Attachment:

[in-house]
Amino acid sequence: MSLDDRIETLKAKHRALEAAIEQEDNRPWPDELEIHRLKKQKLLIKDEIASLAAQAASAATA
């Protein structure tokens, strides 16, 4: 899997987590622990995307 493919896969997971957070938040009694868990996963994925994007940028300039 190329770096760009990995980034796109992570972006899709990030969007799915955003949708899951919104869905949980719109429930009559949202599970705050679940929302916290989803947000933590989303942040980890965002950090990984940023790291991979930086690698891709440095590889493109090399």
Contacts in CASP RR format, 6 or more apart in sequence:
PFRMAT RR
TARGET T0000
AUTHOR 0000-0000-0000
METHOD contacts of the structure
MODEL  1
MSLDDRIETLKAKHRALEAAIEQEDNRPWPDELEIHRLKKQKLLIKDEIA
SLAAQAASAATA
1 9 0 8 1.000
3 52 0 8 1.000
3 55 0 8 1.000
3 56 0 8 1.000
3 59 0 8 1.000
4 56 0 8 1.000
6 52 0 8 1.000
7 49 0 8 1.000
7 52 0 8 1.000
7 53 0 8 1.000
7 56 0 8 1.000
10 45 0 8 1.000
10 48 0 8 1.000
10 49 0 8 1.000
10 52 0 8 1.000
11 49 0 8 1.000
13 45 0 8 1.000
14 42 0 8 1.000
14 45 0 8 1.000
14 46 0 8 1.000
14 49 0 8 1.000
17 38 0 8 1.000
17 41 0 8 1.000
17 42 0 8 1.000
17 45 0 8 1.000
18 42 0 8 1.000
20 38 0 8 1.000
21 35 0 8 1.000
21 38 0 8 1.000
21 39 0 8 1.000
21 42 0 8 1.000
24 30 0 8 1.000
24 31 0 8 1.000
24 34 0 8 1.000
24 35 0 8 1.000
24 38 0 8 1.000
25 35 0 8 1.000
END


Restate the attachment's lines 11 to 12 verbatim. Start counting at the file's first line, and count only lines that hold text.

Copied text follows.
SLAAQAASAATA
1 9 0 8 1.000